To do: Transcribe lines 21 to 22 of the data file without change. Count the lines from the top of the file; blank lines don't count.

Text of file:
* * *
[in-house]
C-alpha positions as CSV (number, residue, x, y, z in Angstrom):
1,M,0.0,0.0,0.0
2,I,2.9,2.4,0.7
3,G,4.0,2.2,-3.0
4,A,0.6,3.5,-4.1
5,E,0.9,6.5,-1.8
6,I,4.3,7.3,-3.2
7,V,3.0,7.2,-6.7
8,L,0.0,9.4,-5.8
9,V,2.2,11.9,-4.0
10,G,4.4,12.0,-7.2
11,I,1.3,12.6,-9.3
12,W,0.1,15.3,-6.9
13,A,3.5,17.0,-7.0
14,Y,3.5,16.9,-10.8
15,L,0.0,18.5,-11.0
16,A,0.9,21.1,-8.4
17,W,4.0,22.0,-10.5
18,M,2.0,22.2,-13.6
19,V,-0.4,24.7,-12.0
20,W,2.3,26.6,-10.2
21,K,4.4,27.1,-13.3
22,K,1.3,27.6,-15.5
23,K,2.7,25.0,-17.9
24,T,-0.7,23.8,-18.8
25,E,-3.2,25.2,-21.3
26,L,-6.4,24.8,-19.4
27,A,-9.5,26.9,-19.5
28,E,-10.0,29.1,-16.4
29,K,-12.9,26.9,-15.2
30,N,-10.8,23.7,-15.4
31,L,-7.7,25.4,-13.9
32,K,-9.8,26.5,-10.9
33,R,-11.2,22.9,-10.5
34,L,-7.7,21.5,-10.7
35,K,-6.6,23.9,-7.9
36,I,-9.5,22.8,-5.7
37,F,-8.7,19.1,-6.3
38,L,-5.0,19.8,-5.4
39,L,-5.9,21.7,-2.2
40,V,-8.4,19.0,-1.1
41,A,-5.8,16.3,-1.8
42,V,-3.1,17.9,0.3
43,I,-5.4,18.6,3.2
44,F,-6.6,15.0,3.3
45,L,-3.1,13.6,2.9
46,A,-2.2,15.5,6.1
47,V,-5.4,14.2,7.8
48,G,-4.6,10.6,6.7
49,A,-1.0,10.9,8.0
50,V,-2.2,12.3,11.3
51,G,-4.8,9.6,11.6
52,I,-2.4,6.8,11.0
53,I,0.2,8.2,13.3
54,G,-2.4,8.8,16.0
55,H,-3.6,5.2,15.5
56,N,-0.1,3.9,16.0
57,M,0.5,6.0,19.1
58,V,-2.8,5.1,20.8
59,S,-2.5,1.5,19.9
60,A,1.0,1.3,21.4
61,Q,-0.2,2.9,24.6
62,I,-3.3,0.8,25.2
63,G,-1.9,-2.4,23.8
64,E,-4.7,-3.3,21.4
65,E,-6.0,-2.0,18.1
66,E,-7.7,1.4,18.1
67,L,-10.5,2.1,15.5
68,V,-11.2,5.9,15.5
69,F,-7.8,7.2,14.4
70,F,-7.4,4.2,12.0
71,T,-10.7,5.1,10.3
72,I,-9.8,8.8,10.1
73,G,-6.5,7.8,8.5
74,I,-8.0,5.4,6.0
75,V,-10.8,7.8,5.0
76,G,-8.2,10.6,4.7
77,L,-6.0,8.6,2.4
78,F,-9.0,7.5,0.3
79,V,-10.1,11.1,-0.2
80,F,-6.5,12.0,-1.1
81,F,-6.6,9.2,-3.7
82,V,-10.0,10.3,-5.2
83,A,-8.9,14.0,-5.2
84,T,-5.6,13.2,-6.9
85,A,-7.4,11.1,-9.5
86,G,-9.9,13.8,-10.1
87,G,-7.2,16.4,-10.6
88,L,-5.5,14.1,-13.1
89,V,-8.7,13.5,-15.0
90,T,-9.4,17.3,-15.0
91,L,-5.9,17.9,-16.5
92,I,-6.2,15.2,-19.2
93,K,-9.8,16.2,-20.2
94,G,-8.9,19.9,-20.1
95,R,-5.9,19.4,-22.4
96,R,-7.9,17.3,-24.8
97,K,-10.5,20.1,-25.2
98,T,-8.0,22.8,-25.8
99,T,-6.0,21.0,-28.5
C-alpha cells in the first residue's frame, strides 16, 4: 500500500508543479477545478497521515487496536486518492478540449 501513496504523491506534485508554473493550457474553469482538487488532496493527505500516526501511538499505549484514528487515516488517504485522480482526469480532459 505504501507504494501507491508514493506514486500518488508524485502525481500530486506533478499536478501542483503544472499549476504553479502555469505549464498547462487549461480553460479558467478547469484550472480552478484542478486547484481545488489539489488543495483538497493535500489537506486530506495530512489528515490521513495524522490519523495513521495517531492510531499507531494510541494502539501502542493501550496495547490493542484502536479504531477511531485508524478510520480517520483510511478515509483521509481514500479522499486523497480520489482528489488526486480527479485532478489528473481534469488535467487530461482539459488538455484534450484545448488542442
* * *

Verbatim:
19,V,-0.4,24.7,-12.0
20,W,2.3,26.6,-10.2